Essential Reads

How Awful is Work, Really?

By Nigel Barber Ph.D. on August 17, 2017 in The Human Beast
People talk about work as though it were before the Industrial Revolution. In reality work today is much better but our perceptions have not kept track.

Are You Ready to Be Your Own Doctor?

By Haider Warraich M.D. on August 14, 2017 in On Modern Medicine
Shared decision making is all the rage in medicine, with several recent studies espousing its benefits. But how ready, willing and able are patients to take on that role?
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Money on the Mind

Researchers are exploring the influence of historic income inequality on how we make choices and behave.

Working Conditions for Providers Affects Patient Health

Being flexible as employees meet their family needs is good for the health and well-being of workers. If those workers are healthcare providers, patients benefit also.

More Posts on Behavioral Economics

Can You Sue Someone Over a Broken Promise?

By Ruth Lee Johnson J.D. on August 18, 2017 in So Sue Me
Have you ever relied on someone's promise, only to be hurt when that promise was broken? Promissory estoppel is the little-known legal doctrine that holds people to their word.

Buyer’s Remorse

By Harold Sigall Ph.D. on August 17, 2017 in Wishful Thoughts
The consequences of your decisions.

What My Gym Membership Taught Me About Mental Accounting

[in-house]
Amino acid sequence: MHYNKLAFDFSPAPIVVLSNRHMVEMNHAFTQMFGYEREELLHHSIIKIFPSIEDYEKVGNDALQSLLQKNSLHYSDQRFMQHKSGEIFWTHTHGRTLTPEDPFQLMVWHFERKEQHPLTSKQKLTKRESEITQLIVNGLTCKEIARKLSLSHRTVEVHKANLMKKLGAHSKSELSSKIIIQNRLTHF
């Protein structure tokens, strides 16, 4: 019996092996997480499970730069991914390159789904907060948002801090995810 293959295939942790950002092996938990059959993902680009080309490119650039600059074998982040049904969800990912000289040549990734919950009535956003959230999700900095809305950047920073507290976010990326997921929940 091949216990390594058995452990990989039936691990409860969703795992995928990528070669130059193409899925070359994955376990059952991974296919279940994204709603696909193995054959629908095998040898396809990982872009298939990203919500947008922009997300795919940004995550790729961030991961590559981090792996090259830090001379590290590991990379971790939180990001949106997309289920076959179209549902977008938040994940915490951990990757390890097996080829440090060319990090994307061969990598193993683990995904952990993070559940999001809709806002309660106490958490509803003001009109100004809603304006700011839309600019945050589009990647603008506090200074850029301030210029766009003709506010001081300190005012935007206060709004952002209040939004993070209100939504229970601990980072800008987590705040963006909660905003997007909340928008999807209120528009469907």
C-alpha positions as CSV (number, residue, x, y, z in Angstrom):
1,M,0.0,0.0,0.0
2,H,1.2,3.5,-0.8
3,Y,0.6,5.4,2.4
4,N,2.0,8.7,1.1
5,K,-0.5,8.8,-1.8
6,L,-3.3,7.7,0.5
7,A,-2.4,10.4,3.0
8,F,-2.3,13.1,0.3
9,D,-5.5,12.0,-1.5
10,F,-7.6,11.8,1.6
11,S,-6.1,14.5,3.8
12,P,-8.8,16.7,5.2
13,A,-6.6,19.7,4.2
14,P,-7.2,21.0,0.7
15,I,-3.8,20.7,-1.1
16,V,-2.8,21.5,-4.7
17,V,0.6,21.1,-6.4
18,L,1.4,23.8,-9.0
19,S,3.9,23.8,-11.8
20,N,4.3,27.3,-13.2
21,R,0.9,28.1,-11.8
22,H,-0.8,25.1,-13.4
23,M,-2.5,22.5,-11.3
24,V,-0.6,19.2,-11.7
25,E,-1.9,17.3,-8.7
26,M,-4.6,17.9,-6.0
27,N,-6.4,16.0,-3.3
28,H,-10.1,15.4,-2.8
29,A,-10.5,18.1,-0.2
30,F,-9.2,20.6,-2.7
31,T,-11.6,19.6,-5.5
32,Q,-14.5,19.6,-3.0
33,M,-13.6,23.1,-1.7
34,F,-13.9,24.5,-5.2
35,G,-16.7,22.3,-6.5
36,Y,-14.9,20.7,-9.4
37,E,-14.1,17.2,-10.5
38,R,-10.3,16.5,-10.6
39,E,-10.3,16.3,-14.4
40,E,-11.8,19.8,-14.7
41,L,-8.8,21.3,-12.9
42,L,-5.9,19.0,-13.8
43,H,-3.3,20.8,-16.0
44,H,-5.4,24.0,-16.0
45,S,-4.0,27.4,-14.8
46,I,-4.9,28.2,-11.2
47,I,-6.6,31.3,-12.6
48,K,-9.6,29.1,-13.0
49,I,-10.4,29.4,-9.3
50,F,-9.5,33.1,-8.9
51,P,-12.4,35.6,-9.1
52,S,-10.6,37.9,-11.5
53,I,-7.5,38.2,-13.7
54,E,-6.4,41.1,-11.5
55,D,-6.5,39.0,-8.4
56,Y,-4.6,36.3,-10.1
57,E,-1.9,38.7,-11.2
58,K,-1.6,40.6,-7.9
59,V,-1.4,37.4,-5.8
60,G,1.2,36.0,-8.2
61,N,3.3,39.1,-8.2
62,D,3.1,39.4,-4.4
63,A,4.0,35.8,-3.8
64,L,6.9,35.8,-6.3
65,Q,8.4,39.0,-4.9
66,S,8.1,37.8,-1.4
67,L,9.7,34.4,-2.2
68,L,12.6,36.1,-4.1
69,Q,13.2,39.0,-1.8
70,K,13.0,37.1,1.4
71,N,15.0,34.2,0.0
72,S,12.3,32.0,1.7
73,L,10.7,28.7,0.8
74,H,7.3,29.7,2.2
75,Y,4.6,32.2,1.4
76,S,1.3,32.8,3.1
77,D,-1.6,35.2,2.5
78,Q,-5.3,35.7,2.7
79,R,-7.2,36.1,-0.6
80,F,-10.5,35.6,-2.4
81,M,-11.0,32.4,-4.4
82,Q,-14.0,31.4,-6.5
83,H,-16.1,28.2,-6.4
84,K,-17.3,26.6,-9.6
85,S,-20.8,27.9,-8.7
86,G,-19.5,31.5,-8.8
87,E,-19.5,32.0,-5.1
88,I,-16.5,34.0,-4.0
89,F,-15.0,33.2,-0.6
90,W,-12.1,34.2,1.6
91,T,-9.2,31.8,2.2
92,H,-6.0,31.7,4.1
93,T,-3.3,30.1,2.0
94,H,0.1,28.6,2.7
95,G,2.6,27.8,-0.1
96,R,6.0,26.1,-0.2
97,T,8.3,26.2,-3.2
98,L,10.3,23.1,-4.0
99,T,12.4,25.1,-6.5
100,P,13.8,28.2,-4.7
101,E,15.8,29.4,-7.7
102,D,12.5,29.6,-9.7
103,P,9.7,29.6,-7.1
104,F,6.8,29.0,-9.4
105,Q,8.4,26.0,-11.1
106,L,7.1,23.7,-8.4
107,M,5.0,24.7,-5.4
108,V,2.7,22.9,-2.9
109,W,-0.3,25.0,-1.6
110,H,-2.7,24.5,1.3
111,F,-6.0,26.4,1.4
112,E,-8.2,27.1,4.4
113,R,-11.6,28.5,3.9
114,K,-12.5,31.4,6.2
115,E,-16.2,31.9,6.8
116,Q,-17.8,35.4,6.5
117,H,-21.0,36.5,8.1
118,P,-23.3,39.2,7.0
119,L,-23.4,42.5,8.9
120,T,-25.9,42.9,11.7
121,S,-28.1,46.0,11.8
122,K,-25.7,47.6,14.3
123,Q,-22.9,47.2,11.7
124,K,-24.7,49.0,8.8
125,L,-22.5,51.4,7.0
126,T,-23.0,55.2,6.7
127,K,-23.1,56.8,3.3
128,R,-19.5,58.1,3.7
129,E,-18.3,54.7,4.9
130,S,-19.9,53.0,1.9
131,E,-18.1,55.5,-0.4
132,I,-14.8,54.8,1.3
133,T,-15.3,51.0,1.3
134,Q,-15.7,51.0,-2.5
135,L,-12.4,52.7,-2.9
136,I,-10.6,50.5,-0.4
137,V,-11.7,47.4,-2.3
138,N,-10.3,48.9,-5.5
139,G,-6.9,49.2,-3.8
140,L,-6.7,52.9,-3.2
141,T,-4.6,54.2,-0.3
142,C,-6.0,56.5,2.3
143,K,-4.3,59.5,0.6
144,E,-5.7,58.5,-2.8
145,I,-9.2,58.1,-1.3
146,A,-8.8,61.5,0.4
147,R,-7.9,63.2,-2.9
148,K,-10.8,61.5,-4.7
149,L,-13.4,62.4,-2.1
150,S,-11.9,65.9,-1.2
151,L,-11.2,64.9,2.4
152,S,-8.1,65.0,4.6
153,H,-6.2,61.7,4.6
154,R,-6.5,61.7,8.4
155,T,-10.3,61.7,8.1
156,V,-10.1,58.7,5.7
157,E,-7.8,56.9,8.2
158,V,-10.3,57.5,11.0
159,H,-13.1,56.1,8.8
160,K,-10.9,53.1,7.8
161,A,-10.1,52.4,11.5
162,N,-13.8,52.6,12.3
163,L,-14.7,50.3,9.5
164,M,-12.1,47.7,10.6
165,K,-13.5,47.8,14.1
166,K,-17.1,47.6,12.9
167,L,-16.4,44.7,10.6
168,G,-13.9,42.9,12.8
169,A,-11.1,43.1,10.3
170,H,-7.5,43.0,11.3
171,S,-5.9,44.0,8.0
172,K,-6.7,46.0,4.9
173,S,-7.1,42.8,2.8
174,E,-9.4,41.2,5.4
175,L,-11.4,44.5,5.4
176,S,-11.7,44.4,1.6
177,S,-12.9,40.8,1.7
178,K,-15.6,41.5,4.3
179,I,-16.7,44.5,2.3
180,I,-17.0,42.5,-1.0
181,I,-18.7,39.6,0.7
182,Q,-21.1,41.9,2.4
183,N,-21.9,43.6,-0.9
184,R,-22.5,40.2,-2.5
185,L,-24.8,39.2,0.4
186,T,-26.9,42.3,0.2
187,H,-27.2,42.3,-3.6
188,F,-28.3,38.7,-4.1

By Alain Samson Ph.D. on August 16, 2017 in Consumed
When you think about money, think it through.

Decrazifying Cryptocurrency

By Moses Ma on August 15, 2017 in The Tao of Innovation
Curious about the Bitcoin and cryptocurrency revolution? Here's a balanced analysis of what's going on.

Coal Miners and Resilience

By Michael Ungar Ph.D. on August 15, 2017 in Nurturing Resilience
Making families and communities resilient when industries are in decline is possible but we have to give people the resources they need to build new lives.

Five Steps in Forming Irrational Beliefs

By Shahram Heshmat Ph.D. on August 15, 2017 in Science of Choice
Most of our core beliefs about the world are not based on rational and conscious choices.

Why Advertising Falls Flat in Individuals With Autism

Individuals with autism may be impervious to misleading marketing. Mental differences are often considered weaknesses, but autism may not be entirely a disability.